Paperback: £15.99 / $26.95
2010, 234mm x 156mm / 9.25in x 6in, 144pp
ISBN: 978-1-84905-153-8, BIC 2: VSK JNS JNSG2
Searching for the right school for a child with an autism spectrum disorder (ASD) opens up a huge and complicated world, and it can be difficult to know where to begin. What should you look out for in a school? What questions should you ask? How do you choose between different educational approaches and programmes?
This accessible guide cuts through all of the jargon surrounding special educational needs (SEN) and walks parents and professionals through the entire journey of securing appropriate educational provision for a child with autism spectrum disorder (ASD). The author explains the implications of having, or not having, a diagnosis; how to obtain a Statement of SEN; how to find and secure an appropriate school; and how to work effectively with outside agencies. She provides clear explanations of all of the legal aspects of the process, including SEN law, the SEN Code of Practice and the new guidelines for SEND tribunals. Recognising that mainstream schooling is not the best option in every case, she also shows that independent schools and home-schooling can be viable options in some cases. A multitude of useful resources, websites and other sources of further information are also included.
Whether you are the parent or carer of a child with ASD, or a professional working with children with autism, the ideas and information in this book will steer you through the complex maze of issues surrounding how to secure appropriate education provision for children with ASD.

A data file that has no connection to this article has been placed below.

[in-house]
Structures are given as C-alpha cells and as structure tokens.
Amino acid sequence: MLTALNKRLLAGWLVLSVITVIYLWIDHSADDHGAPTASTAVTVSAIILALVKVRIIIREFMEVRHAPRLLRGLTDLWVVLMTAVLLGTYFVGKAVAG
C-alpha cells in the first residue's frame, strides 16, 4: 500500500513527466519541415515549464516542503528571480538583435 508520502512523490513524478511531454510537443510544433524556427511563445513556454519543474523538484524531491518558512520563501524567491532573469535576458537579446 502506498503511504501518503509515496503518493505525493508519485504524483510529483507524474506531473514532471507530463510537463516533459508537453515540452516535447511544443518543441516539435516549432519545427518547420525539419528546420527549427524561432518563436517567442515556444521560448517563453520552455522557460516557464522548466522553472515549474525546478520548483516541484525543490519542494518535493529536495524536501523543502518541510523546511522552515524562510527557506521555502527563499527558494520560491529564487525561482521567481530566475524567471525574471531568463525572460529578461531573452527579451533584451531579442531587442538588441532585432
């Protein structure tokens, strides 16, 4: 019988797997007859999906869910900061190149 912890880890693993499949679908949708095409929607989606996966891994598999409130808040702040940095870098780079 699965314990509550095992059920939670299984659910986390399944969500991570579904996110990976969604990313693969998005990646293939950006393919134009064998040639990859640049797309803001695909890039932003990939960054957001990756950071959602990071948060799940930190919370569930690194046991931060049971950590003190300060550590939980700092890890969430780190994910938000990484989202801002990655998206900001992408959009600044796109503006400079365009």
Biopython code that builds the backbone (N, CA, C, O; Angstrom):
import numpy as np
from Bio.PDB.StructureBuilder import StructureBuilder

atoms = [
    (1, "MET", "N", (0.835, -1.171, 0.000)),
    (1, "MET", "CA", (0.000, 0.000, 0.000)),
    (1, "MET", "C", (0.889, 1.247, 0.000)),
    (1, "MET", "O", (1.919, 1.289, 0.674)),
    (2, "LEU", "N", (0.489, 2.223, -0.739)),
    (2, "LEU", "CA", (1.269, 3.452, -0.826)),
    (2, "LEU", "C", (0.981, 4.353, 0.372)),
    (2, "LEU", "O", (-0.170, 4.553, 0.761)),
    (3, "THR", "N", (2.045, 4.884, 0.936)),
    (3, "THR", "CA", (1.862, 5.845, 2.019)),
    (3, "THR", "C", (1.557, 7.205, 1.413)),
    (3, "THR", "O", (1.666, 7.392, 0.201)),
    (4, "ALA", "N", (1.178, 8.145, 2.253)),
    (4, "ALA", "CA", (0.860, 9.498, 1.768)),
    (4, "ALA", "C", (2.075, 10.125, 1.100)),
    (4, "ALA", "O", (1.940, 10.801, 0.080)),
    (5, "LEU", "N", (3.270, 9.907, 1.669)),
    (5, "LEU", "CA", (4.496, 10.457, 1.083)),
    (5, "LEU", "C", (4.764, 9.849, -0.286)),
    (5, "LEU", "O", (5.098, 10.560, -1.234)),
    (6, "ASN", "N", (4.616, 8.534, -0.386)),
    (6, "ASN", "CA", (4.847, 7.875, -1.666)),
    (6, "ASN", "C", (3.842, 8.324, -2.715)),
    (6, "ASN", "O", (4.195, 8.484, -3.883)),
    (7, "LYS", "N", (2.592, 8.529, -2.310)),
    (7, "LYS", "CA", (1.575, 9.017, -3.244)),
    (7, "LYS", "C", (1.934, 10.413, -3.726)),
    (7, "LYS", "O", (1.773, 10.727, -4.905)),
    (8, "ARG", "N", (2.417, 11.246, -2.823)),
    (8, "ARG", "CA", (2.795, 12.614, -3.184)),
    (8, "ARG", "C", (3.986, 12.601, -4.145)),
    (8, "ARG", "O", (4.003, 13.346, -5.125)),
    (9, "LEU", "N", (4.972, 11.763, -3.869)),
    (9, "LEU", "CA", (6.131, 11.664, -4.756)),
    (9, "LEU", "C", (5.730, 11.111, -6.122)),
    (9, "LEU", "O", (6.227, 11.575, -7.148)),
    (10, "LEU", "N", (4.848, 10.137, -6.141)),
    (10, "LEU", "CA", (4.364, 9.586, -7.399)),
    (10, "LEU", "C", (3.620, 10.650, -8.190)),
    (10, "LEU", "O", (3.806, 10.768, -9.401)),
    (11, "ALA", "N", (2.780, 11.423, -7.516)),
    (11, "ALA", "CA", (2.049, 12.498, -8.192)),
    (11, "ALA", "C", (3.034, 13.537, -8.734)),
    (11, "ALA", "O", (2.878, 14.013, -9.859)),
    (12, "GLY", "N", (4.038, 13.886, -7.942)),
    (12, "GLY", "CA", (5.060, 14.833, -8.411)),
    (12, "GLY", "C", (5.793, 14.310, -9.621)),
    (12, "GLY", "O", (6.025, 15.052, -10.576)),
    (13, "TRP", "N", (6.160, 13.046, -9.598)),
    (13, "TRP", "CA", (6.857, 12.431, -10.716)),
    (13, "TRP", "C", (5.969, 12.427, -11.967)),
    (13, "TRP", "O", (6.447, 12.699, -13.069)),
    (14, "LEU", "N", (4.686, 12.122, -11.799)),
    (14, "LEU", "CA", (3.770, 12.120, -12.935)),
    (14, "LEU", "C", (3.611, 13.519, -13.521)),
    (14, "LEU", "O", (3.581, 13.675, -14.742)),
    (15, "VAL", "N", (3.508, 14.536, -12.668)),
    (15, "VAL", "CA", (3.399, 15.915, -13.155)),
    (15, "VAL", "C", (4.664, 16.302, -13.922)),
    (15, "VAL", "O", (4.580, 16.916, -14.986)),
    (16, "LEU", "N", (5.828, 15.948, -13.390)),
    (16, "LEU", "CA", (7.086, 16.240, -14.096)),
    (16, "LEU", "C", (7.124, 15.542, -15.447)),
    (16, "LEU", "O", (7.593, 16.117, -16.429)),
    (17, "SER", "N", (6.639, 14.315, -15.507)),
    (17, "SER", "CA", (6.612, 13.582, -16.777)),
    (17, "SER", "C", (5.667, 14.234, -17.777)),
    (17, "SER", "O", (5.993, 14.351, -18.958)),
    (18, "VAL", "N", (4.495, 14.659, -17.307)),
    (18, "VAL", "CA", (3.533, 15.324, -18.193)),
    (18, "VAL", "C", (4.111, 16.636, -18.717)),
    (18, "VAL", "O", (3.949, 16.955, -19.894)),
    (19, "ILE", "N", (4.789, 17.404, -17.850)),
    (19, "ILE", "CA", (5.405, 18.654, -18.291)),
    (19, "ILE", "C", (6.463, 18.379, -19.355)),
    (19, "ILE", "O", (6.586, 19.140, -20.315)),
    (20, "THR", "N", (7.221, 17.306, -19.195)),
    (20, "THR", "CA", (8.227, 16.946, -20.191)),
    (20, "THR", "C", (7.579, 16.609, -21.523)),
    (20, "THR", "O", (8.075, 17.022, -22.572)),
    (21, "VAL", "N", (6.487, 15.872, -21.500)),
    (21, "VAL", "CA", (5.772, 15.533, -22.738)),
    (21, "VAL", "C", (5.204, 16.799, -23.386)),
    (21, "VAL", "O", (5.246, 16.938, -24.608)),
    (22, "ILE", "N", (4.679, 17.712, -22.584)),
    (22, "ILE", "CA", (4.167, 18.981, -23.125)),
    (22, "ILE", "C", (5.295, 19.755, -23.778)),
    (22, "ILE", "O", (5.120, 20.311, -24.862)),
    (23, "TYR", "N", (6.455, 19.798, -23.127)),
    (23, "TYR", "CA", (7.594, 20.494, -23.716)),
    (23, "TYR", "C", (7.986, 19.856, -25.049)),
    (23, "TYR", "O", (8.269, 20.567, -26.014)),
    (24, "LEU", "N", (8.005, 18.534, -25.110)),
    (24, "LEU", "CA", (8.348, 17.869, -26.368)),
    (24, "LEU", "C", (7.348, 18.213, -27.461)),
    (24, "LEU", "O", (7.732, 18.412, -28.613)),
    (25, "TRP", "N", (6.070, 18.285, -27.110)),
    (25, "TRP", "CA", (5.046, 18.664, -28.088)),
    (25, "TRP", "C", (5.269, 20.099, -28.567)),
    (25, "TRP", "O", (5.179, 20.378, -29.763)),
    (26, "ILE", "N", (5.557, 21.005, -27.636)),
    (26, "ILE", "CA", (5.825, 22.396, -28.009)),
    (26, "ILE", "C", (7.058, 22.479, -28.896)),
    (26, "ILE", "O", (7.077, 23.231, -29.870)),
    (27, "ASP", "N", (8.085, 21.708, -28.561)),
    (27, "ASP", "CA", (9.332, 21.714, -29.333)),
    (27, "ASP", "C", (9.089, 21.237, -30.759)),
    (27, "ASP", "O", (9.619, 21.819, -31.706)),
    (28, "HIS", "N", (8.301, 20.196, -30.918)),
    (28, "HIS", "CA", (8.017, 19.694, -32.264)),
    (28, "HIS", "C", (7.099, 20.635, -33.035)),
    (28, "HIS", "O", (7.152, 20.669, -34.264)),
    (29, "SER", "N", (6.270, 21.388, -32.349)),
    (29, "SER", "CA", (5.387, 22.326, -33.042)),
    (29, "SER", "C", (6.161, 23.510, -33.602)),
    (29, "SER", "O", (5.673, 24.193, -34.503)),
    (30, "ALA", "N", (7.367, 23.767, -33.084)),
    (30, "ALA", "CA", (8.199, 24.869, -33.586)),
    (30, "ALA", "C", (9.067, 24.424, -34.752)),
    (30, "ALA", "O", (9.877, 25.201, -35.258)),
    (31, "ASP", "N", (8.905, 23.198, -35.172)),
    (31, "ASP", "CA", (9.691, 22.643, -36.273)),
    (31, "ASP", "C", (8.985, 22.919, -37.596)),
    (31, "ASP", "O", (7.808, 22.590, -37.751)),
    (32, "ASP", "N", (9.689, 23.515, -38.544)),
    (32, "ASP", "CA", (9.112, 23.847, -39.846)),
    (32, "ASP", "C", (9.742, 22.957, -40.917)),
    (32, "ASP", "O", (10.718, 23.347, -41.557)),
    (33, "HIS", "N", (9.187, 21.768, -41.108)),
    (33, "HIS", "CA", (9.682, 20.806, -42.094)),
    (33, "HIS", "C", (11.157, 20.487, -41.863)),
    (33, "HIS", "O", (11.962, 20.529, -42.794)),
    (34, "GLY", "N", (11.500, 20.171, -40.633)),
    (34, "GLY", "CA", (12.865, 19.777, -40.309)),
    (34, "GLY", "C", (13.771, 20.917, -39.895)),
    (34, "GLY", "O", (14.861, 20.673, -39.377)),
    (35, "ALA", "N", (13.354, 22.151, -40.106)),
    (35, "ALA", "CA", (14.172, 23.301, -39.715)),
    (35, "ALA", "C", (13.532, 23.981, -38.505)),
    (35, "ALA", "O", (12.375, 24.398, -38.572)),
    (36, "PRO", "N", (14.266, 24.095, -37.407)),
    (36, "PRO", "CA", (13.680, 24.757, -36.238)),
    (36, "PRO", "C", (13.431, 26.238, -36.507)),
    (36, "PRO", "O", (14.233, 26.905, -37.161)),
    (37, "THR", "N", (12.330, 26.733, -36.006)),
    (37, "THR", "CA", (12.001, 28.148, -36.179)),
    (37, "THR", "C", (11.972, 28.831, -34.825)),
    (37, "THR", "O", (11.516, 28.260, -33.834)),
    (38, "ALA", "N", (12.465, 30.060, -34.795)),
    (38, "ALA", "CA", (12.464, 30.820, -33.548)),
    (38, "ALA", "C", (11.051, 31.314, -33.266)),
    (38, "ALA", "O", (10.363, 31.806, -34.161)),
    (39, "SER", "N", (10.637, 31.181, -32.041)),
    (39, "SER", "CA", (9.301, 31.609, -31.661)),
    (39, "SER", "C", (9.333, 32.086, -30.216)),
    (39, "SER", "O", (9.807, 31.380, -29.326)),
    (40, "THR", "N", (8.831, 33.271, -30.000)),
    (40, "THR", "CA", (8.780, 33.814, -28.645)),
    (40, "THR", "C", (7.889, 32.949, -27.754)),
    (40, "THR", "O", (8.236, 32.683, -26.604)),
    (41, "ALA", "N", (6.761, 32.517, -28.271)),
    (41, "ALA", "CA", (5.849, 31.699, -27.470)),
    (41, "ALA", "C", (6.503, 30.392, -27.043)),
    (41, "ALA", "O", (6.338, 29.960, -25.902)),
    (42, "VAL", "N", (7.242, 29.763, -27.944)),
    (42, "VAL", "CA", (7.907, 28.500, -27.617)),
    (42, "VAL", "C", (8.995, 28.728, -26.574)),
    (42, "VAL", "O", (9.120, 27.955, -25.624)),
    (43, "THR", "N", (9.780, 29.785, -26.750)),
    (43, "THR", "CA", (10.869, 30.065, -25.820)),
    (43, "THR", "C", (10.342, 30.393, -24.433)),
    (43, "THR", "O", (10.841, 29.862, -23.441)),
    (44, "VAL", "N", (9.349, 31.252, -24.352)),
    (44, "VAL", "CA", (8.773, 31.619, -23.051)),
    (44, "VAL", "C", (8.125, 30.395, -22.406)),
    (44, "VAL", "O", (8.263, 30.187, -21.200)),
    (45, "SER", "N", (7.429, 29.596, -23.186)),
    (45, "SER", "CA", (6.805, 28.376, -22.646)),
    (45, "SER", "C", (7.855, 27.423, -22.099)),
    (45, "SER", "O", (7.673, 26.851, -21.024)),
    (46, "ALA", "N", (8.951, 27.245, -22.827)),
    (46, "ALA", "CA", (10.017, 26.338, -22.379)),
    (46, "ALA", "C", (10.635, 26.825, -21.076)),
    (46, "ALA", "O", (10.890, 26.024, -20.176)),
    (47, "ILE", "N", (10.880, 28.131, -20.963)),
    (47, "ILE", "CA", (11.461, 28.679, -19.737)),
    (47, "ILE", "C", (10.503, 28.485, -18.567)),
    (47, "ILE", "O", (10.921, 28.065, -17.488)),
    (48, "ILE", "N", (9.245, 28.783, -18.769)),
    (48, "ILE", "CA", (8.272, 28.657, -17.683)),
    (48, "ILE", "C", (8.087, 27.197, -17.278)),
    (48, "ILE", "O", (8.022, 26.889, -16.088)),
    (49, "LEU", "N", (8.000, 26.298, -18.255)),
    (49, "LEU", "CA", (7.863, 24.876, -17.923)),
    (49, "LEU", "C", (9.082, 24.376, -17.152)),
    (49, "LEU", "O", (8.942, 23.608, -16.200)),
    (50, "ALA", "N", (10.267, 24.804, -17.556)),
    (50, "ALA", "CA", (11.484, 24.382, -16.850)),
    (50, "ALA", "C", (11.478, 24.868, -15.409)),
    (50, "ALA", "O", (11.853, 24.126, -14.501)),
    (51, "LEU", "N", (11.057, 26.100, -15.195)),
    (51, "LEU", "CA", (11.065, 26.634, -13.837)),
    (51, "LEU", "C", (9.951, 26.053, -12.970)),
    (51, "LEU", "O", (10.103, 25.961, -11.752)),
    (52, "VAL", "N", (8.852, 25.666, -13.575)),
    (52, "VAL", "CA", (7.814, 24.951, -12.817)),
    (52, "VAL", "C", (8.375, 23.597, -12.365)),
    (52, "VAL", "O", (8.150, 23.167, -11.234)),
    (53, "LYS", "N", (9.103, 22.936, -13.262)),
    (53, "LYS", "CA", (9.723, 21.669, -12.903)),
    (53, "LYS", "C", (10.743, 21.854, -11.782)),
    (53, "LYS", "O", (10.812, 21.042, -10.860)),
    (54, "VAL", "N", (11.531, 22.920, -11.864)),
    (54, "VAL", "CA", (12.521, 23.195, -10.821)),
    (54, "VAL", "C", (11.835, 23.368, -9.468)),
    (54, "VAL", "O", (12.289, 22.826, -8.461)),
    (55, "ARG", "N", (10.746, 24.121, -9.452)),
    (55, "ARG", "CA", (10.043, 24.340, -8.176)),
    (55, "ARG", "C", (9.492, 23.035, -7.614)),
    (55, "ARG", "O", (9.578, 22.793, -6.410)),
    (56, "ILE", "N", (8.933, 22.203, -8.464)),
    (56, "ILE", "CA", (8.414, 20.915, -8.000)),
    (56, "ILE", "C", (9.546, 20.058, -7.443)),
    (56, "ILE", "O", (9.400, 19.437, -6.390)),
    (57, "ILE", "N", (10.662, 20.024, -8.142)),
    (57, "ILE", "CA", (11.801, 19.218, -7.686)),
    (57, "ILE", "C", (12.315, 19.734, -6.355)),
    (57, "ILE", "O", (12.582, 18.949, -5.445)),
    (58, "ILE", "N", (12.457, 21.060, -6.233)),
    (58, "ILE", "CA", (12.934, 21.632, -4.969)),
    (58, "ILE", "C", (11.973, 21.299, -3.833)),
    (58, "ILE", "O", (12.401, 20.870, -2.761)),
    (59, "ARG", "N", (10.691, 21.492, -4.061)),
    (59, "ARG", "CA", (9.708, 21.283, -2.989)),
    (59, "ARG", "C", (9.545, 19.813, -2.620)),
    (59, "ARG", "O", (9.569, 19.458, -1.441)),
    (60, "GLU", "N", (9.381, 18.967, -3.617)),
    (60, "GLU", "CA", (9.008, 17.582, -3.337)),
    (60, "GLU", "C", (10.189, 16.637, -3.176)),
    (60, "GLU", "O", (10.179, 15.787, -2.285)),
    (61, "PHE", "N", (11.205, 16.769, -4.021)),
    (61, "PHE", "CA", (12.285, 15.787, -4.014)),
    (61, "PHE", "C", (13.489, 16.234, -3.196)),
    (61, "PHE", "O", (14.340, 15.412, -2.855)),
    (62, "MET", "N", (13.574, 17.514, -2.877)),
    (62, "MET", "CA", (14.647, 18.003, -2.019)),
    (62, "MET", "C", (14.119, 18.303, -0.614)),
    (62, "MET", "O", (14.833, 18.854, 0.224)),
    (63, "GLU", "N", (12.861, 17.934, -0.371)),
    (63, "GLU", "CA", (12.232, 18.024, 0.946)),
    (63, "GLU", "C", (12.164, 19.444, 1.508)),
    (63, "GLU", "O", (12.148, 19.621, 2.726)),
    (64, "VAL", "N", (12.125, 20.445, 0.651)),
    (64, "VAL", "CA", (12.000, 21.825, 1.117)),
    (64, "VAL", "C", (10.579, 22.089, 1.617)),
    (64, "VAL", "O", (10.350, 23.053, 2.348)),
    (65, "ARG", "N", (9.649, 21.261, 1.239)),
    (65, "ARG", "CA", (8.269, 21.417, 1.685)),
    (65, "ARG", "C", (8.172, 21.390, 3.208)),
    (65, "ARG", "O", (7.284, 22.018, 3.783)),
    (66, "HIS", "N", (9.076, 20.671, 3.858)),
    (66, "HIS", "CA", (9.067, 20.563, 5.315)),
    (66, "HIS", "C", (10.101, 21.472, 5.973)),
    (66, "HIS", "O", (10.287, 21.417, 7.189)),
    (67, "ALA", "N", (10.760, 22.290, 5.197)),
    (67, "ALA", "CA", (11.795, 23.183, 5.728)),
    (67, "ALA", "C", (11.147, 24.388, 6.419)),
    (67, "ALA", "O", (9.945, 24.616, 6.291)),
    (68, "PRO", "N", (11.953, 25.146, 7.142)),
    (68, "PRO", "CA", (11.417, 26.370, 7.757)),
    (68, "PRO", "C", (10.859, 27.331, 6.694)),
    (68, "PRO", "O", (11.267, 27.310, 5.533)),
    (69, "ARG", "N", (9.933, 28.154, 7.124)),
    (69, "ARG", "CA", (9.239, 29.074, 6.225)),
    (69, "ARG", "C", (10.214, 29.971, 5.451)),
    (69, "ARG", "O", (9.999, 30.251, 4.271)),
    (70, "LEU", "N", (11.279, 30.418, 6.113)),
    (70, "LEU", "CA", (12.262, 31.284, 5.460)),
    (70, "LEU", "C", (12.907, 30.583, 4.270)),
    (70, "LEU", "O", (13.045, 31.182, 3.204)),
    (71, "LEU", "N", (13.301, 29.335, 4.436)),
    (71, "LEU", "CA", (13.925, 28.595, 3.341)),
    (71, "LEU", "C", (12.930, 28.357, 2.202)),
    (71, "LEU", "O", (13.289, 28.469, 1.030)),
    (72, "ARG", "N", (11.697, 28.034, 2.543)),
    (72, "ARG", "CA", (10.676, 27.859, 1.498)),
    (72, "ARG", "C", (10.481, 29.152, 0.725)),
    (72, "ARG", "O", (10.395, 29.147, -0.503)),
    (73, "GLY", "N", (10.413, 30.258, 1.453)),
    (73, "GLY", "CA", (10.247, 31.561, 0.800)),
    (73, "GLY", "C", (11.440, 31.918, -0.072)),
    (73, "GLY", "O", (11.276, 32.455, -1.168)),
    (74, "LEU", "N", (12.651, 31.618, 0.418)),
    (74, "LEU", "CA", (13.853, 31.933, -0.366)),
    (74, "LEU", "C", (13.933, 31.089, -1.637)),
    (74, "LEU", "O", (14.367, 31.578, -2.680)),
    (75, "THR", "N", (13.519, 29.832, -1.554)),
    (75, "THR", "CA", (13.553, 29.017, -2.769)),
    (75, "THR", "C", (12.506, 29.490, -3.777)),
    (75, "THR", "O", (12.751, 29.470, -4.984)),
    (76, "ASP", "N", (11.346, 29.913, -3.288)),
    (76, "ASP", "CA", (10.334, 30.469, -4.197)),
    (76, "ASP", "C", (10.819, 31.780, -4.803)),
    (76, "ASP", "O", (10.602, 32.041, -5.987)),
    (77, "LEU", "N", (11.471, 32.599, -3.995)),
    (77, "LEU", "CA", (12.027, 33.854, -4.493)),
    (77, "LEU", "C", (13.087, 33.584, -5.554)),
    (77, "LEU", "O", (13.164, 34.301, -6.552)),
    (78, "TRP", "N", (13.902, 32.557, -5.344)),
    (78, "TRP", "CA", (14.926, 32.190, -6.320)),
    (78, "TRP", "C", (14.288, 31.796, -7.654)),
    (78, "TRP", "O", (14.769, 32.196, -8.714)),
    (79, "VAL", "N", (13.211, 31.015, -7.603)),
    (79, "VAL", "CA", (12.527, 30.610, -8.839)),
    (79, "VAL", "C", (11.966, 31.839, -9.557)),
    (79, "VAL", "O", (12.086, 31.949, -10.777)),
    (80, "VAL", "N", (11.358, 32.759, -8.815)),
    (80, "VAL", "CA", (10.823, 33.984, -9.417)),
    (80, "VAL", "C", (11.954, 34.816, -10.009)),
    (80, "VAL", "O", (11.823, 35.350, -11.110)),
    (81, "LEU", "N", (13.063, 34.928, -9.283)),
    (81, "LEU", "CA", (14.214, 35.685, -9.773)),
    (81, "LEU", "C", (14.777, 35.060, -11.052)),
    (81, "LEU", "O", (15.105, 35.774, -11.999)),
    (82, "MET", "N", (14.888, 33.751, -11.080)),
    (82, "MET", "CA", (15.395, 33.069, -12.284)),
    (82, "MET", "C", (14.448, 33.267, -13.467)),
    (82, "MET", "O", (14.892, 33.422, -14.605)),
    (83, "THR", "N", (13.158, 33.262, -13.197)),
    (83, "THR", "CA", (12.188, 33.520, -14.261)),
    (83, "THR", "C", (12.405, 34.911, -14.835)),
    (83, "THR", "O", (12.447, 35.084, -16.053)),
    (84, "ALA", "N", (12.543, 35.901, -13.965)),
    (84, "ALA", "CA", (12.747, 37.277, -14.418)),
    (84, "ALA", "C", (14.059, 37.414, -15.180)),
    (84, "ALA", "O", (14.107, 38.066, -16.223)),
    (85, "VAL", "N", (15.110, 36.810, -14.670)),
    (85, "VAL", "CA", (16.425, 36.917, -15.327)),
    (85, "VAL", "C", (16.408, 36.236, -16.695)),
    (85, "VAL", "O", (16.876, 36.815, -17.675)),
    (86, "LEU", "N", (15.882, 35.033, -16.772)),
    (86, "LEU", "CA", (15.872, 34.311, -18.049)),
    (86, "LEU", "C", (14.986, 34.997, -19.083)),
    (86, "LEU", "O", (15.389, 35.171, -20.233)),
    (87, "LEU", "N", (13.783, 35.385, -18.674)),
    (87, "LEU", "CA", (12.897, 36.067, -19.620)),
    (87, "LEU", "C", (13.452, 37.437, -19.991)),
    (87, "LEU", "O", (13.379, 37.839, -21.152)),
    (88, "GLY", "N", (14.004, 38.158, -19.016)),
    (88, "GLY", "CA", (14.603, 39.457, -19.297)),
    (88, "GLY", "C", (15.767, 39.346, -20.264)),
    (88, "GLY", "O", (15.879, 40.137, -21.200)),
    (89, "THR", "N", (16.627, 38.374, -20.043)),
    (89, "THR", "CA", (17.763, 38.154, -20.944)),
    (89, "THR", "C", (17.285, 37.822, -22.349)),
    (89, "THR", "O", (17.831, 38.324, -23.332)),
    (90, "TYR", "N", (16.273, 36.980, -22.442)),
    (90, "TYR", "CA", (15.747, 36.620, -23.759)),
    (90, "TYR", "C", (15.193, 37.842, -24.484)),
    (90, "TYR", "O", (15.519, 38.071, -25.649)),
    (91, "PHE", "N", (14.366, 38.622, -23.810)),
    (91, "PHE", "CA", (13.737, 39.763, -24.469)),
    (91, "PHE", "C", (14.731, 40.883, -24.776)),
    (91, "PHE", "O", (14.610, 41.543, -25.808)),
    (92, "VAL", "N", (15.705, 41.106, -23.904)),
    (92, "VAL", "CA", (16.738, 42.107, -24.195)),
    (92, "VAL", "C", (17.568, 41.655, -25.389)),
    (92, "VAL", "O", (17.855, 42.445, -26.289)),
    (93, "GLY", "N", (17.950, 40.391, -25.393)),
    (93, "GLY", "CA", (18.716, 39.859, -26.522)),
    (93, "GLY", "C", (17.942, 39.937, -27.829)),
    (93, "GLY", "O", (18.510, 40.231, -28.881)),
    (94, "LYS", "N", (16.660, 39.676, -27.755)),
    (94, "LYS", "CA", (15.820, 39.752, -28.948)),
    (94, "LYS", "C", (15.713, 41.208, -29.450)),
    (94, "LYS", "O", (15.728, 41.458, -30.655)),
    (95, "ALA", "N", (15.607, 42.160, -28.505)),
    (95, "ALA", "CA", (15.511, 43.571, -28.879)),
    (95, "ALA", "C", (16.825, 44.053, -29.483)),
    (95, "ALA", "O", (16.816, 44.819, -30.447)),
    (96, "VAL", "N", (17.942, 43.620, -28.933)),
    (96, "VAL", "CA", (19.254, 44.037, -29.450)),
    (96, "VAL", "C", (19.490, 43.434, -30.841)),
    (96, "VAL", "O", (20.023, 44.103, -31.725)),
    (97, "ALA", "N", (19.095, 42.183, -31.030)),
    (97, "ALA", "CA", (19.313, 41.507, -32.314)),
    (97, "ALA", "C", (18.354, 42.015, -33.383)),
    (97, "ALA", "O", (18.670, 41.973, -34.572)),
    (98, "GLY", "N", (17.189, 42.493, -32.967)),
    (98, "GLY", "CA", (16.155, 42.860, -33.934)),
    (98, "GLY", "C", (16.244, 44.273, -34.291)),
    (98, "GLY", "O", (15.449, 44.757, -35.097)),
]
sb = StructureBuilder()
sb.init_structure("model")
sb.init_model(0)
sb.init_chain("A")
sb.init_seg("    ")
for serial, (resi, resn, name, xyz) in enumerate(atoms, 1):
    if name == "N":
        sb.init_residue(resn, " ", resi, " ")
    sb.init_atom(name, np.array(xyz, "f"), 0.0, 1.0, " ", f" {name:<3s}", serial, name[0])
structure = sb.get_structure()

23 November 2010
"Evelyn often spoke to me about how after her son received his diagnosis that she expected the 'autism fairy' to arrive at her house and explain the implications of Jasper having autism to her, as well as helping her secure educational provision which met his needs. Other families also spoke about how prior to diagnosis they were labelled as being bad parents and told that it was their fault that their child was not behaving in school. Almost all stated that they had been through the most emotionally (and often financially) draining time of their lives to try and secure appropriate provision, and that little or no help or advice had been forthcoming..."
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